Can language relatedness be established without cognate words? This question has remained unresolved since the nineteenth century, leaving language prehistory beyond etymologically established families largely undefined. We address this problem through a theory of universal syntactic characters. We show that not only does syntax allow for comparison across distinct traditional language families, but that the probability of deeper historical relatedness between such families can be statistically tested through a dedicated algorithm which implements the concept of 'possible languages' suggested by a formal syntactic theory. Controversial clusters such as e.g. Altaic and Uralo-Altaic are significantly supported by our test, while other possible macro-groupings, e.g. Indo-Uralic or Basque-(Northeast) Caucasian, prove to be indistinguishable from a randomly generated distribution of language distances. These results suggest that syntactic diversity, modelled through a generative biolinguistic framework, can be used to provide a proof of historical relationship between different families irrespectively of the presence of a common lexicon from which regular sound correspondences can be determined; therefore, we argue that syntax may expand the time limits imposed by the classical comparative method. This article is part of the theme issue 'Reconstructing prehistoric languages'.

At the boundaries of syntactic prehistory

Ceolin, Andrea;Guardiano, Cristina;Longobardi, Giuseppe;Bortolussi, Luca;Sgarro, Andrea
2021

Abstract

Can language relatedness be established without cognate words? This question has remained unresolved since the nineteenth century, leaving language prehistory beyond etymologically established families largely undefined. We address this problem through a theory of universal syntactic characters. We show that not only does syntax allow for comparison across distinct traditional language families, but that the probability of deeper historical relatedness between such families can be statistically tested through a dedicated algorithm which implements the concept of 'possible languages' suggested by a formal syntactic theory. Controversial clusters such as e.g. Altaic and Uralo-Altaic are significantly supported by our test, while other possible macro-groupings, e.g. Indo-Uralic or Basque-(Northeast) Caucasian, prove to be indistinguishable from a randomly generated distribution of language distances. These results suggest that syntactic diversity, modelled through a generative biolinguistic framework, can be used to provide a proof of historical relationship between different families irrespectively of the presence of a common lexicon from which regular sound correspondences can be determined; therefore, we argue that syntax may expand the time limits imposed by the classical comparative method. This article is part of the theme issue 'Reconstructing prehistoric languages'.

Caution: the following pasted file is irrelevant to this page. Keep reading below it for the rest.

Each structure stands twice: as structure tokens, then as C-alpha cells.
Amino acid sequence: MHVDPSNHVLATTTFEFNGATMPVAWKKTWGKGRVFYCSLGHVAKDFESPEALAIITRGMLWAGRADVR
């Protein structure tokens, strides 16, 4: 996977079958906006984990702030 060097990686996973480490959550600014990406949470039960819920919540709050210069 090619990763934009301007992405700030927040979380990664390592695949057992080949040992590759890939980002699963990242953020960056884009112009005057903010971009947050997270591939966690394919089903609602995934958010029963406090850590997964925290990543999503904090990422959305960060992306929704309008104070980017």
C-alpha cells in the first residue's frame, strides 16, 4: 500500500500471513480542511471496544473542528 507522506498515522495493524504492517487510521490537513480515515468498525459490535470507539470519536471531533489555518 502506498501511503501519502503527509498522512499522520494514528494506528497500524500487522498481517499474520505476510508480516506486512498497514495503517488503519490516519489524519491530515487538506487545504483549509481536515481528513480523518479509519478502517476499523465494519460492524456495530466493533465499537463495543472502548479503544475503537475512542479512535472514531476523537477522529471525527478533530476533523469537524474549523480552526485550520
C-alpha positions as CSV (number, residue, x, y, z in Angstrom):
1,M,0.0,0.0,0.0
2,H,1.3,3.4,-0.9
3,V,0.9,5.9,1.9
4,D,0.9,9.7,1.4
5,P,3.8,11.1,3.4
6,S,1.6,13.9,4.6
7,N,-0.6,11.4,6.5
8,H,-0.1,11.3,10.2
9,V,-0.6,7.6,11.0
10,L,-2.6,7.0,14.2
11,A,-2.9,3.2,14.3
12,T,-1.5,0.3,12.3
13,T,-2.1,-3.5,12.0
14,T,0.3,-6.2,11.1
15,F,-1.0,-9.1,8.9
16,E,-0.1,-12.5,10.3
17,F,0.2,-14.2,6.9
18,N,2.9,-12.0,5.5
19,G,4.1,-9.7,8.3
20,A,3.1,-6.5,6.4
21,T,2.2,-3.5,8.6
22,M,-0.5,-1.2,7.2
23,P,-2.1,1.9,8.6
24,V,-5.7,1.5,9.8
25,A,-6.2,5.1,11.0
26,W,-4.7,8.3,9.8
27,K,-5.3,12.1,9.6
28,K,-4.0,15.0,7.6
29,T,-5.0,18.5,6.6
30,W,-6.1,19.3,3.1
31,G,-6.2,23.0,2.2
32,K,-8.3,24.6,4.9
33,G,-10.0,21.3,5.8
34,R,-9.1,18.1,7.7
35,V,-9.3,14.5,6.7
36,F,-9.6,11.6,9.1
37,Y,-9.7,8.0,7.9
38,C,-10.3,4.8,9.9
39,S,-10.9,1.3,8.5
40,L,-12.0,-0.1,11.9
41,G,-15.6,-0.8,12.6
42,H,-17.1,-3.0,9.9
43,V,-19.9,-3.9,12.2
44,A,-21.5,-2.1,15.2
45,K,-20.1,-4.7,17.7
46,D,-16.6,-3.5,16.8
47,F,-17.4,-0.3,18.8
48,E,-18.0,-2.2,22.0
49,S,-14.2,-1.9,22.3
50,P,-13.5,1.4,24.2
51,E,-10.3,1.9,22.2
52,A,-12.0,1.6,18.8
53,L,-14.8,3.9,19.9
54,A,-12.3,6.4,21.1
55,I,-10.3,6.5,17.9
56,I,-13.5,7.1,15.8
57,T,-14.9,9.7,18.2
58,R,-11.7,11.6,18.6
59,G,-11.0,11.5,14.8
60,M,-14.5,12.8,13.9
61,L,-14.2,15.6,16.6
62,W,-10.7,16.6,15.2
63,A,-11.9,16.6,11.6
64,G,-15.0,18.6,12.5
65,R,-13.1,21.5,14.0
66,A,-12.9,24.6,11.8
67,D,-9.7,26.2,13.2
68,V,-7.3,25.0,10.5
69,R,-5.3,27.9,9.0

22-mar-2021
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https://royalsocietypublishing.org/doi/10.1098/rstb.2020.0197
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Utilizza questo identificativo per citare o creare un link a questo documento: https://hdl.handle.net/11368/2998697
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